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Little girl tying shoe laces

Dyspraxia is thought to affect up to six out of 10 people and tends to be more common in boys than girls. Children with dyspraxia may have difficulties with coordination, speech and language, following instructions, organising themselves and coping with school life.

But if you think your child is dyspraxic, or if they’ve been diagnosed, you can find information in this section on how to get your child the help they need, working with the school’s SENCO and how to support learning at home.


Smiling little girl
Childhood dyspraxia explained
Your guide to what dyspraxia is and how you can support a dyspraxic child at home.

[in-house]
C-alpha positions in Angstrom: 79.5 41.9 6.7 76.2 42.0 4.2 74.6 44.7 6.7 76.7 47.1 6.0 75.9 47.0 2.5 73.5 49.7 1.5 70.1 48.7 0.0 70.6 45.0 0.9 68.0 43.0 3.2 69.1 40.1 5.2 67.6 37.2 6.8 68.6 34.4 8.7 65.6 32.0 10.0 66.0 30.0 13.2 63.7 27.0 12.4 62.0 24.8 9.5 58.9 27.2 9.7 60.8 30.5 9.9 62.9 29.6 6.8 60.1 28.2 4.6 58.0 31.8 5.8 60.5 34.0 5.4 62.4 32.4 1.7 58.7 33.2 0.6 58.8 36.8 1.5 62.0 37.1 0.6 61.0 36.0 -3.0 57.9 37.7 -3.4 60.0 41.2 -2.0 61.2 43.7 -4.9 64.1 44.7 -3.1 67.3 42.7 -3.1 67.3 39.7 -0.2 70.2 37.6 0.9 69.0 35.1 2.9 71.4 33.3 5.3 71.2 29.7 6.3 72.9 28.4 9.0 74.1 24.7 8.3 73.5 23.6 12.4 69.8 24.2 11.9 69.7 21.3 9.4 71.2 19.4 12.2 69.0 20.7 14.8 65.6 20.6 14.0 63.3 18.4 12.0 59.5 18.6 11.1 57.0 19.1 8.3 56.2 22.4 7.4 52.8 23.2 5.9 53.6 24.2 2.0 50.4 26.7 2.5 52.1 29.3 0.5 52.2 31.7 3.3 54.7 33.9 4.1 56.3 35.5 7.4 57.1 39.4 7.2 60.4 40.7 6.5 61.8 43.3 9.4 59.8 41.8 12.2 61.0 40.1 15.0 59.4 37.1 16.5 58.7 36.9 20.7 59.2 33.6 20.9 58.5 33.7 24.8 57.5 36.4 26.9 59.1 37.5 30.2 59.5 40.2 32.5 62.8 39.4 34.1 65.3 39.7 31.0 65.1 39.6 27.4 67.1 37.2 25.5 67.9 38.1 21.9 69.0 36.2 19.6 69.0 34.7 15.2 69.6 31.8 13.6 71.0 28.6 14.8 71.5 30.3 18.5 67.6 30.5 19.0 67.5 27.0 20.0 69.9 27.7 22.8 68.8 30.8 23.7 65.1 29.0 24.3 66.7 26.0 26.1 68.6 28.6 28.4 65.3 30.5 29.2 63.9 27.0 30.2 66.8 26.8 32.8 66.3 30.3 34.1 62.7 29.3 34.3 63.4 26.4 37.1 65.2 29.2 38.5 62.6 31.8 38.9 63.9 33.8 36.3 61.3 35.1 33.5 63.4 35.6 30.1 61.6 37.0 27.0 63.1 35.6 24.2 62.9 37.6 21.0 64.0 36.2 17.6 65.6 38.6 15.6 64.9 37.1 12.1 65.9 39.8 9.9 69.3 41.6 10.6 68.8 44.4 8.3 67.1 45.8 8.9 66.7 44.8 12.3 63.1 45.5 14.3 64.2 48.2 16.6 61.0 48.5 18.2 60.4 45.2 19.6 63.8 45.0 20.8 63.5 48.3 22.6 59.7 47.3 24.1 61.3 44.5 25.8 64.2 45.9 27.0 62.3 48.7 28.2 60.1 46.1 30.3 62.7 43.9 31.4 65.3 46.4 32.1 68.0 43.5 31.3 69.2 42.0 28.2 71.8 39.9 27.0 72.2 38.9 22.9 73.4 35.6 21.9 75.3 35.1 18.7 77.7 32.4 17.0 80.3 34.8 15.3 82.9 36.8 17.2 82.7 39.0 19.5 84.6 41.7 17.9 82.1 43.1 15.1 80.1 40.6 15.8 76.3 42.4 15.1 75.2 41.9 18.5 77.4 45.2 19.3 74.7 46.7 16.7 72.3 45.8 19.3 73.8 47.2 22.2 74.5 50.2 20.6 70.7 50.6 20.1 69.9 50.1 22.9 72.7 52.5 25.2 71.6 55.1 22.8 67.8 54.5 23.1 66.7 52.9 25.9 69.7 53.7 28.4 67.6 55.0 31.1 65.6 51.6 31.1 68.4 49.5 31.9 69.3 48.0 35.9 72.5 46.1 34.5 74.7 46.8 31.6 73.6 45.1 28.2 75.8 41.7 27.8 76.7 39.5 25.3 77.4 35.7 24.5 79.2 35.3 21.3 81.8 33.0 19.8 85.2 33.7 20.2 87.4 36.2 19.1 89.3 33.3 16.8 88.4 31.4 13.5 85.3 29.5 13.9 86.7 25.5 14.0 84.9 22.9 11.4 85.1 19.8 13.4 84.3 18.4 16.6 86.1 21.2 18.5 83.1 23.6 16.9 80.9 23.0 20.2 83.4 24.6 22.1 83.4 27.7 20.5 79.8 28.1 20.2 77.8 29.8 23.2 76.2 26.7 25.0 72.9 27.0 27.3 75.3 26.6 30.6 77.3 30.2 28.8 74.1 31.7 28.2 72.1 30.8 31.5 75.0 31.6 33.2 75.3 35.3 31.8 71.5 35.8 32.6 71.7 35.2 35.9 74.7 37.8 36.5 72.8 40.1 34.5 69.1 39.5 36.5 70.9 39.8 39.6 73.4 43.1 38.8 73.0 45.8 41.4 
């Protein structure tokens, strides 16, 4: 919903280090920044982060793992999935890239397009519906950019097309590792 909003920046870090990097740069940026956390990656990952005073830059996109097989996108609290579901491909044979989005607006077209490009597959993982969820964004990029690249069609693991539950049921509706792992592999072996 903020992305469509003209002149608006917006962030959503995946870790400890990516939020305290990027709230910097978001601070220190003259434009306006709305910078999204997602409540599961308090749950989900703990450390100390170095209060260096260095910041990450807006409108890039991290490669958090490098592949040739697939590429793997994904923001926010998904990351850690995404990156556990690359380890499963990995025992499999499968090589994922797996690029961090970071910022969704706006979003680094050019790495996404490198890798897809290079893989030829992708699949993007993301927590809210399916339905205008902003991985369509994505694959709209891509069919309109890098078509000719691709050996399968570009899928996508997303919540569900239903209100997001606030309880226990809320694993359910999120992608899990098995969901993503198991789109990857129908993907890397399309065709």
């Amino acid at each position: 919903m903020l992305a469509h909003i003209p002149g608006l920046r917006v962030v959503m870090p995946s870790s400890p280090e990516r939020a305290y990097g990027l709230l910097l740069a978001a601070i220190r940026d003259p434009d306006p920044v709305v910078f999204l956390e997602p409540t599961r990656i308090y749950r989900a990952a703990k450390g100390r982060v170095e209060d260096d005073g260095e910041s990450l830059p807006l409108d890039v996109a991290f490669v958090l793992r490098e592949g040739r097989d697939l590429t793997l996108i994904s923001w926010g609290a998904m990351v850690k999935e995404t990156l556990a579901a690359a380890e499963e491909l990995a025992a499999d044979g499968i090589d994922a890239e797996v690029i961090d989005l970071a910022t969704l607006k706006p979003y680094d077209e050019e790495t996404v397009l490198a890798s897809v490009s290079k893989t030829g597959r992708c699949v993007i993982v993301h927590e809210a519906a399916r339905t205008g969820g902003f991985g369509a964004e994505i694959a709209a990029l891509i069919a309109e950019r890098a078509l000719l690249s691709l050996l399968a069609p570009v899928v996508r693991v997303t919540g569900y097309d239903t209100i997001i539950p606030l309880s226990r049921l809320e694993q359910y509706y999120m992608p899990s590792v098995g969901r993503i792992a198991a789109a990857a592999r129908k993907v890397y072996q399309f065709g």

Susie and David: dyspraxia
"We'll work together to develop his organising and planning skills"
Susie McCrae from Edinburgh describes her experience of the SEN and school system with her son David, 9, who has Developmental Coordination Disorder / dyspraxia, and shares her tips for other parents.
Handwriting practice
Dyspraxia: parents' questions answered
Dyspraxia, or Developmental Co-ordination Disorder (DCD), causes problems with language, perception and thought – most specifically issues with co-ordination. Around one in seven children has this learning difficulty and if your child is affected it can be hard to know how to help for the best. Here we answer some of the most common questions parents ask.
Also see:

Angry child

More about SENs

You might suspect your child has a learning difference or it might already have been identified. Find more information here: